PARIS (AFP) – A top British climate change official backed an embattled European Union scheme Friday to tax industrial carbon emissions, but also allowed for exceptions in highly competitive sectors.
Adair Turner, the newly-appointed head of Britain’s Climate Change Committee, also expressed skepticism toward the reliance on industry-wide agreements and new technology favoured by the United States for reducing the greenhouse gases that drive global warning.
“My commission and the British government are in favour of moving quite fast in auctioning the permits [to emit CO2] rather than giving them away for free,” as is currently done, he told business leaders and journalists in Paris.
Several major multinationals, including Shell France and cement giant Lafarge, threatened this week to stop investing within Europe or to move operations outside the EU unless the plan to sell emission permits was scrapped.
Some industries such as steel and aluminum, Turner acknowledged, face high energy costs and stiff competition from abroad, and should thus receive some form of relief.
“But it most industries the issue of international competitiveness does not arise,” he said.
Lord Turner, a former vice-chairman of Merrill Lynch Europe, heads a committee that will advise the Britain on climate change policy and setting targets for slashing greenhouse gases.
It will also monitor the government’s progress in adhering to its own goals.
The government has pledged to introduce the world’s first legally-binding targets to cut carbon output by at least 60 percent before 2050, using 1990 levels as a benchmark.
The Climate Change Committee may recommend, by year’s end, that reductions be as high as 80 percent, and that other greenhouse gases be included in the legislation, he said.
While underlining the urgency for an aggressive climate change policy, Turner said he was skeptical of two main axes in the US approach to slowing global CO2 emissions.
“I am very worried that the world is simply assuming that carbon capture and storage (CSS) is going to be available as a technology and at a reasonable cost by 2015,” he said.
CSS is an as-yet unproven technique for diverting carbon emissions — from coal-fired energy plants, for example — and storing them deep underground so that they do not escape into the atmosphere.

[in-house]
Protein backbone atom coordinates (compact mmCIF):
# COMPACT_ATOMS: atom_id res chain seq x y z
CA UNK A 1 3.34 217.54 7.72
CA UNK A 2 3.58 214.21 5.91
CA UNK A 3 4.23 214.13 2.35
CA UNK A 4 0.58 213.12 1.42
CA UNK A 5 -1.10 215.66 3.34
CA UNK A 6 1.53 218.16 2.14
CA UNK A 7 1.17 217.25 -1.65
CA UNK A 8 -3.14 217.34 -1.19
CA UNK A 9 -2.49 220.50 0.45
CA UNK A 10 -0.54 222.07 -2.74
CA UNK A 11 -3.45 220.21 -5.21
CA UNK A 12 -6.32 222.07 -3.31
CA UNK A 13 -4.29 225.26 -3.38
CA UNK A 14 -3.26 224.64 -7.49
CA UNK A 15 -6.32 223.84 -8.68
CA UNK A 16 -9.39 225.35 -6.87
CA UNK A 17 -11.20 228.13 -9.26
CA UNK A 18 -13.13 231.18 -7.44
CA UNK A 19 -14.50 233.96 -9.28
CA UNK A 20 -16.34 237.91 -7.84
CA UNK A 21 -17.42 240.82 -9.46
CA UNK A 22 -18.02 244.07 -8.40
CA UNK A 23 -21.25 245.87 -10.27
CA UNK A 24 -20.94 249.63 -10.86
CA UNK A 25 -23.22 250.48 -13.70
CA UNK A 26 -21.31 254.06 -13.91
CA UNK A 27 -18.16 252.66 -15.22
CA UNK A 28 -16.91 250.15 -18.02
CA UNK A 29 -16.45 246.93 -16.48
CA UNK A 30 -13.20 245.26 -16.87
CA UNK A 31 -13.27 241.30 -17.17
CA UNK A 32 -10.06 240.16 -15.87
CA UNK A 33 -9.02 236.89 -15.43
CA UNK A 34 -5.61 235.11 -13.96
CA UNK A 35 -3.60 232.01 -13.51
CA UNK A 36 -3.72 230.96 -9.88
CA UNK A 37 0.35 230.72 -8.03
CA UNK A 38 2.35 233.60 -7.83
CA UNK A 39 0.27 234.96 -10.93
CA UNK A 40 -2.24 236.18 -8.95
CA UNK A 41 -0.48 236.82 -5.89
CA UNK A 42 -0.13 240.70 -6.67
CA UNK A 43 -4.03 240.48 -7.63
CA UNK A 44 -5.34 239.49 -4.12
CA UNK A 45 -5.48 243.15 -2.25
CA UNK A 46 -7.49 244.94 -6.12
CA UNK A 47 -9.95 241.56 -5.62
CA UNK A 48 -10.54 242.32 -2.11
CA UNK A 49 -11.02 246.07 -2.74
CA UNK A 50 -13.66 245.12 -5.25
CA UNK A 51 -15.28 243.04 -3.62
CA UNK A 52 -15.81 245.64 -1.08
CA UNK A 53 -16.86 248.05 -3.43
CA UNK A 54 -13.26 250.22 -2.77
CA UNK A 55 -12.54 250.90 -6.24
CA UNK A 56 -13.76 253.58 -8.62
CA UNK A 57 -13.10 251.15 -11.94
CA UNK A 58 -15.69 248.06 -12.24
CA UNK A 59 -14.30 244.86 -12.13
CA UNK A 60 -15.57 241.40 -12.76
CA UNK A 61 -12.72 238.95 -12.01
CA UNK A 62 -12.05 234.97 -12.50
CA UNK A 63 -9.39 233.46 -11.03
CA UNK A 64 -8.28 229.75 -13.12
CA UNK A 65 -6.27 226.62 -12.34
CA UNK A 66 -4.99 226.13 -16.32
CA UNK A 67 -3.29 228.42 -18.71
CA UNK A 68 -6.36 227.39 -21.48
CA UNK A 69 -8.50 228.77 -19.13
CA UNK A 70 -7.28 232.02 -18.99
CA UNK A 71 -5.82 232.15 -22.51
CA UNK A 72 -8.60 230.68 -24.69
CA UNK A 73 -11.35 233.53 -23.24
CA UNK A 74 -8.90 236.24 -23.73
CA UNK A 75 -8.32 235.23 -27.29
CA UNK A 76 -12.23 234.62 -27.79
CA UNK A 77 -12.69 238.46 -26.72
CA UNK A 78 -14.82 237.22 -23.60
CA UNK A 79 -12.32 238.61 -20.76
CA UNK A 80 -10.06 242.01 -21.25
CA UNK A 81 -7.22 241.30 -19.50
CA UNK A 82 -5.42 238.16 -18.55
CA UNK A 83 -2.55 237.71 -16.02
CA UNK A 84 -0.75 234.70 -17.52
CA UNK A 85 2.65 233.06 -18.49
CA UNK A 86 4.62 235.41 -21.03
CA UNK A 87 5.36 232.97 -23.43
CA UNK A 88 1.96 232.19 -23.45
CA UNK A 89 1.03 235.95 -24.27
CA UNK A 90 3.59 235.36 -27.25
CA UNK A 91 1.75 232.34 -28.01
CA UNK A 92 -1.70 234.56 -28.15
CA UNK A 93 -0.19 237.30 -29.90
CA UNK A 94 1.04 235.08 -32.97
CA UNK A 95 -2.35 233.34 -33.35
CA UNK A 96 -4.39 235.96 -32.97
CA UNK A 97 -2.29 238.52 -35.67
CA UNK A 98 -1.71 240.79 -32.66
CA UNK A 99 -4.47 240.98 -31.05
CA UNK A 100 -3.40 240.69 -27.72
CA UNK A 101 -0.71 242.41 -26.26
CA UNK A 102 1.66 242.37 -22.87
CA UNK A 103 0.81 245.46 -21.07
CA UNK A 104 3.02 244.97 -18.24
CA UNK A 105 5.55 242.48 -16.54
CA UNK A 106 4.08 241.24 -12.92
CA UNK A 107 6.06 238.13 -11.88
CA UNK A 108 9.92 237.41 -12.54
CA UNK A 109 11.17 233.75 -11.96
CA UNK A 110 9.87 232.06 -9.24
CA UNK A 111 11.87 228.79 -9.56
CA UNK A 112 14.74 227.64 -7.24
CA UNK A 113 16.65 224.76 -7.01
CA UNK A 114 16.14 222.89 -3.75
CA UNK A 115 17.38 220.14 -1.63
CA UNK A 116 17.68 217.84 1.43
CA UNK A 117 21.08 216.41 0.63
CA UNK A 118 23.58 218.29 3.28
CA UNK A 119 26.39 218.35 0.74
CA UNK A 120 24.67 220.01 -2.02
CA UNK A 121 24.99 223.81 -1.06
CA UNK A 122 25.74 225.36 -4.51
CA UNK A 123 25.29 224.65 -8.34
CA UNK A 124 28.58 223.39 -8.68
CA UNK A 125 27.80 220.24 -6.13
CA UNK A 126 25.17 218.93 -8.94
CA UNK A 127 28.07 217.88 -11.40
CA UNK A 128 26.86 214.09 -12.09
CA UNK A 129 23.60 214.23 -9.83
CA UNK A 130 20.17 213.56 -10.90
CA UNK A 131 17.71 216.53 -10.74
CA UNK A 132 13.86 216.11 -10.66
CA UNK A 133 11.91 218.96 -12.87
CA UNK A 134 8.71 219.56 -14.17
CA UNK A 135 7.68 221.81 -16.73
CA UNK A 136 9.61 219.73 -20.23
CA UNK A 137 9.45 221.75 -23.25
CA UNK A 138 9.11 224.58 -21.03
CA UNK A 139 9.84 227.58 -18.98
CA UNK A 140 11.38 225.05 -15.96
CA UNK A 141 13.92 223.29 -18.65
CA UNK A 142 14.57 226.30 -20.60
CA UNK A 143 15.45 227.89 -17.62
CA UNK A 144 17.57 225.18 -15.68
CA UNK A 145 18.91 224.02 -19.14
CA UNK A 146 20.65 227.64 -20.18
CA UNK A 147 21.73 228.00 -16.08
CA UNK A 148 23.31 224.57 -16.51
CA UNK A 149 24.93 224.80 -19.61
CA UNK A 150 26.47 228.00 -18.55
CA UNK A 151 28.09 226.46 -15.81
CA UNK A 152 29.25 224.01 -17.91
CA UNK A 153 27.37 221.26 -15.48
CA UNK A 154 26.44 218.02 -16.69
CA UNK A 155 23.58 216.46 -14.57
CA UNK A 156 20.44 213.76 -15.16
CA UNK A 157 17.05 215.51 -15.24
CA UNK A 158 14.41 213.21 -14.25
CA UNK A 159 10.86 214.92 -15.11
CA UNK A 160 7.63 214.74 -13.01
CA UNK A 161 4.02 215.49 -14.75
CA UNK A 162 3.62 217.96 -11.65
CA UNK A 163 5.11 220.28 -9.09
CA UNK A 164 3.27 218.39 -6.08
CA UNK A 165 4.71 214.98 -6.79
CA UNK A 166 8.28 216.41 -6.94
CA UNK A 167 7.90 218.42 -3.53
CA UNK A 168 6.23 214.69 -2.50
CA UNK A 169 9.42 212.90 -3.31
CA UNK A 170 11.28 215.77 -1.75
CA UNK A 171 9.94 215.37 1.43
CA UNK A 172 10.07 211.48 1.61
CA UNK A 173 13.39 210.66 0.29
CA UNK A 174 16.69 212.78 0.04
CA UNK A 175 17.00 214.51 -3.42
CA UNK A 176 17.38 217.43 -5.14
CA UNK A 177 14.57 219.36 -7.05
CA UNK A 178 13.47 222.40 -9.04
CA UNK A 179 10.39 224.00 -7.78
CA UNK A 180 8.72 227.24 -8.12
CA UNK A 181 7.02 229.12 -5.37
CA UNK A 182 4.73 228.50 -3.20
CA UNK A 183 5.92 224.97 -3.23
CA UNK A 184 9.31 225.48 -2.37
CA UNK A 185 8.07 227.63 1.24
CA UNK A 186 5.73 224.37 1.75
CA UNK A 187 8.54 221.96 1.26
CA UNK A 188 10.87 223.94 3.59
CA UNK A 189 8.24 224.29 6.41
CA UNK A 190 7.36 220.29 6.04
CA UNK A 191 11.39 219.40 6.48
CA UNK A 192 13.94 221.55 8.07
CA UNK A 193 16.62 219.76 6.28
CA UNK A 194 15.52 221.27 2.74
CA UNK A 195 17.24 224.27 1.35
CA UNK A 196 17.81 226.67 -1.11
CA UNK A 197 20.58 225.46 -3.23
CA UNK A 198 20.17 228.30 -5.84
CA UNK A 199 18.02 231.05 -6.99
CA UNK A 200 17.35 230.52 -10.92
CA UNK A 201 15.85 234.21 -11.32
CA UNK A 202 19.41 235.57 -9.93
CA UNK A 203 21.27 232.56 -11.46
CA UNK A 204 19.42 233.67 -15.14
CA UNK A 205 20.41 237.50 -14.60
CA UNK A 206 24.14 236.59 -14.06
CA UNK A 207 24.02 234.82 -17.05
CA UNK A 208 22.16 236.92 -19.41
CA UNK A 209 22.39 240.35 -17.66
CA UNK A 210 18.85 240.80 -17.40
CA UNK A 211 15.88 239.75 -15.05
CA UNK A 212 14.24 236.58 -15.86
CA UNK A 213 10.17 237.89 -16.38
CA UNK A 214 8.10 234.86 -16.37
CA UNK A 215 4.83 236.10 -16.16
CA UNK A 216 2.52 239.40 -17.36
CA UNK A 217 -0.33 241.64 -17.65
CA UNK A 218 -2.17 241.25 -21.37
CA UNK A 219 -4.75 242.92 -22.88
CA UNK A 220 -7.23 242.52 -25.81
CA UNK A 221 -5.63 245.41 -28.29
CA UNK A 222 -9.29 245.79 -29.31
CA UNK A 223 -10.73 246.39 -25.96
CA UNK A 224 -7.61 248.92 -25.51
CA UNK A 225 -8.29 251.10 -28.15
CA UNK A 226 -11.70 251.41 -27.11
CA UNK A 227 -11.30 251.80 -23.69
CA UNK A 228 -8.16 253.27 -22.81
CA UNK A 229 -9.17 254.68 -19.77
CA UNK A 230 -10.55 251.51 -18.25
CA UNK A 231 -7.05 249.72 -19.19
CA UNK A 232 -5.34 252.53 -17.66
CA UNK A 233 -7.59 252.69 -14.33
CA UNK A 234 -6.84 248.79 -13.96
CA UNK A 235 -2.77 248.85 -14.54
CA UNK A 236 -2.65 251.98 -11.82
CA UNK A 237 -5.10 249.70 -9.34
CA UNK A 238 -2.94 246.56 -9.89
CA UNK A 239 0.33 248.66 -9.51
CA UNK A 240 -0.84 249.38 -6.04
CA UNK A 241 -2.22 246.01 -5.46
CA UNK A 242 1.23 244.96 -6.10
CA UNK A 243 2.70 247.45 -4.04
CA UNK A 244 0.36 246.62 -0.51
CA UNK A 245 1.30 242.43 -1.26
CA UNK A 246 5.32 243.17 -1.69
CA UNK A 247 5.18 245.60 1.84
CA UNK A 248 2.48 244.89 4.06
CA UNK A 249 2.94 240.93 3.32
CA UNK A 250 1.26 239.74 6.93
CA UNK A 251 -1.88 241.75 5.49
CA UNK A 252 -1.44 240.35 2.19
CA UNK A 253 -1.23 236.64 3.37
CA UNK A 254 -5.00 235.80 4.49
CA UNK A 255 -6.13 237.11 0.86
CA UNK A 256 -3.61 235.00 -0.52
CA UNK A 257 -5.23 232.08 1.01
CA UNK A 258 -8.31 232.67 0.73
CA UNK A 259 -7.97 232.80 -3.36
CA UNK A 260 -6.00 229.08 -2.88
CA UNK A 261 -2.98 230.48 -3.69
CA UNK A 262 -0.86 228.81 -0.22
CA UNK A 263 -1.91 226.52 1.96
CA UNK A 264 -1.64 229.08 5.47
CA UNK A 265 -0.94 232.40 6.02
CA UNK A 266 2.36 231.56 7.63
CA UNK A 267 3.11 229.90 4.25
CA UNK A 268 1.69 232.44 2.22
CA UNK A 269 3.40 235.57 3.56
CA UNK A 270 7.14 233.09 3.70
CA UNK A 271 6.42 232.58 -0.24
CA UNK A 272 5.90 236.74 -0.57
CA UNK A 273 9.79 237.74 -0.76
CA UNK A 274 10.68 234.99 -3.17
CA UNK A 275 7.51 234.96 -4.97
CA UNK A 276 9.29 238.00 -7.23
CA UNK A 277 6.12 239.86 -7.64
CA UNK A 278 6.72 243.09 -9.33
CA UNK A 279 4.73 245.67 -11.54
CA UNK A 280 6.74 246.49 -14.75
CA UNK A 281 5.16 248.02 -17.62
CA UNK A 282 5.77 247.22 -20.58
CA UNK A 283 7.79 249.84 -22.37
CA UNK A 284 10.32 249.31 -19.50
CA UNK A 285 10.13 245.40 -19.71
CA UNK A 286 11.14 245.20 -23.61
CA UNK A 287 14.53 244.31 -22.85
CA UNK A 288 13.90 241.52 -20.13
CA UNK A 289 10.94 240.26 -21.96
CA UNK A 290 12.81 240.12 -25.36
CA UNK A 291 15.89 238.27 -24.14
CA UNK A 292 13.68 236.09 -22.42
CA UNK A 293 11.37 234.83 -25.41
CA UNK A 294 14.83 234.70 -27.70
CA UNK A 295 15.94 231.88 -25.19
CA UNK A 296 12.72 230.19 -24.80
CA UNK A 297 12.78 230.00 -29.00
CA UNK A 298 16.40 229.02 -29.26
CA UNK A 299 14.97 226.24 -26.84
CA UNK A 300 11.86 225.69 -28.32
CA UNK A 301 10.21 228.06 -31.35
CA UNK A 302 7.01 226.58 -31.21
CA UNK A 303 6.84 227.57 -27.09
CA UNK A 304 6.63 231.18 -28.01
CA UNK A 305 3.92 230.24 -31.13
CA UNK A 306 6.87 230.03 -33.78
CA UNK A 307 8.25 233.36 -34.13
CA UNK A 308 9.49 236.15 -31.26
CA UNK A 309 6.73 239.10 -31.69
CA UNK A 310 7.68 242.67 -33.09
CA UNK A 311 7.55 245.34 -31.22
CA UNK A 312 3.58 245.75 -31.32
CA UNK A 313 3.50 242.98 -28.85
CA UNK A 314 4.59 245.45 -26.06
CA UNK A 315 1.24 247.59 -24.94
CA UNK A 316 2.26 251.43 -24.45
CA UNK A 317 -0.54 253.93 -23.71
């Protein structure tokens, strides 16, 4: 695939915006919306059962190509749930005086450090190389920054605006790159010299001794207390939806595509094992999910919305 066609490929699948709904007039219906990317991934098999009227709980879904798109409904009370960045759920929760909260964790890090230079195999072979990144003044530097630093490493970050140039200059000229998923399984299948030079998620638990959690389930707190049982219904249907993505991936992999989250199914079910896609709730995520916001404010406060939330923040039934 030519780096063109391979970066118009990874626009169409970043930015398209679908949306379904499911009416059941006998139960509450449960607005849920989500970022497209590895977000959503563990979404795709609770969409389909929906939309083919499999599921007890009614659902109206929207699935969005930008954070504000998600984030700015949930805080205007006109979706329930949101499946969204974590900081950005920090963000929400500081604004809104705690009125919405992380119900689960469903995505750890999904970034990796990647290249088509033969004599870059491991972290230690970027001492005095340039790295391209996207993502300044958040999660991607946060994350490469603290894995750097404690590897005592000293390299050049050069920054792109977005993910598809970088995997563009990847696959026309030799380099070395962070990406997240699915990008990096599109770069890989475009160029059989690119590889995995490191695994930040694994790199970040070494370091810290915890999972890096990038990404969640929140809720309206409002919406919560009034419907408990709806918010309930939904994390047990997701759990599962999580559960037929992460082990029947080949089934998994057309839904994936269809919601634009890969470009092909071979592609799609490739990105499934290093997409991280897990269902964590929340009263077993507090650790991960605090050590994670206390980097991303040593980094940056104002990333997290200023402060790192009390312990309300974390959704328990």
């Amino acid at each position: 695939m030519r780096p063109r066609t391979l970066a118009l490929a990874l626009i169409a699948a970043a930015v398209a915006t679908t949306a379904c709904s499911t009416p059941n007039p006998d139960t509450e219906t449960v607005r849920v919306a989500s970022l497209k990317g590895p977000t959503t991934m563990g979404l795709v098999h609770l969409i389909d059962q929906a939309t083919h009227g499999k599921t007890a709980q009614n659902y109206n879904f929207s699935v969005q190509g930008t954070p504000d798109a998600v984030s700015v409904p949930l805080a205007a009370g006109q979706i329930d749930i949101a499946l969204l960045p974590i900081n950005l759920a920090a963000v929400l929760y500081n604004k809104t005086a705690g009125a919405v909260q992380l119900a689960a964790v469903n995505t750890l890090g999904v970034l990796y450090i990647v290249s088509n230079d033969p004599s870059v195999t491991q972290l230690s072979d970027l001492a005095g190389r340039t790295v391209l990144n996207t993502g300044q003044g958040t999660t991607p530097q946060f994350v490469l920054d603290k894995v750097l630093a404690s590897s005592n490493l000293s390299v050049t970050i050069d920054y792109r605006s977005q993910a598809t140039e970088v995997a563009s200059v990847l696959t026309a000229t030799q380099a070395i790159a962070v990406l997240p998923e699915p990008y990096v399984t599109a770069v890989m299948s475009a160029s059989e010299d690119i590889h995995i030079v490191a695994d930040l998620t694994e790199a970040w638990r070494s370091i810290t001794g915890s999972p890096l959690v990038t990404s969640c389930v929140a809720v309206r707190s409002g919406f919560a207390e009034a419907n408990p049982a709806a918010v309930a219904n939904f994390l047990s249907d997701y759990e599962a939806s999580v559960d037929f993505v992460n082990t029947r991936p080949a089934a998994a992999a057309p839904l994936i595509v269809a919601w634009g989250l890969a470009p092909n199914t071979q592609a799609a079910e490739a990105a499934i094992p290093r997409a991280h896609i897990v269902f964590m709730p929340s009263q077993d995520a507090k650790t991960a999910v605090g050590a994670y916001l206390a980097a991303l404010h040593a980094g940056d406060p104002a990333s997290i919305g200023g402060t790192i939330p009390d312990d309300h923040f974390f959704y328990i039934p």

“Almost every plan that I see has simply pencilled that in” as if it were a given, he said. “If we don’t have it, we will have a major problem.”
The International Energy Agency has forecast a double of coal use over the next 20 years, especially to fuel new power stations in China and India.
The administration of George W. Bush has touted CSS as a key technology for reducing emissions.
Turner also expressed caution on the efficacy of industry-based agreements on curbing CO2 output.
Unless government steps in — at the national and international level — companies that invest in energy efficiency and carbon-reducing measures will be penalised by competitors who shun such measures, he said.
“At the end of the day, because this is a collective public problem it ultimately does require governments to require that all the players come in to a level playing field,” Turner said.
While there is general agreement on the need to keep global temperatures from rising above two or three degrees Celsius compared to pre-industrial levels to avoid catastrophic climate change, the world “has not quite woken up to the fact that it will require very, very radical action,” he said.
But even if the needed measures cost one-to-two percent of world GDP over the next several decades, the cost is a relative small price to pay.
“The great wars of the 20th century cost 30 or 40 percent of GDP and millions of lives. Compared to the sacrifices previous generations made, this is trivial,” he said.
Turner’s comments come ahead of a “Major Economies Meeting” in Paris next week, a US-led gathering — grouping G8 nations, the EU and major developing economies such as China and India — of the world’s major carbon-emitting nations.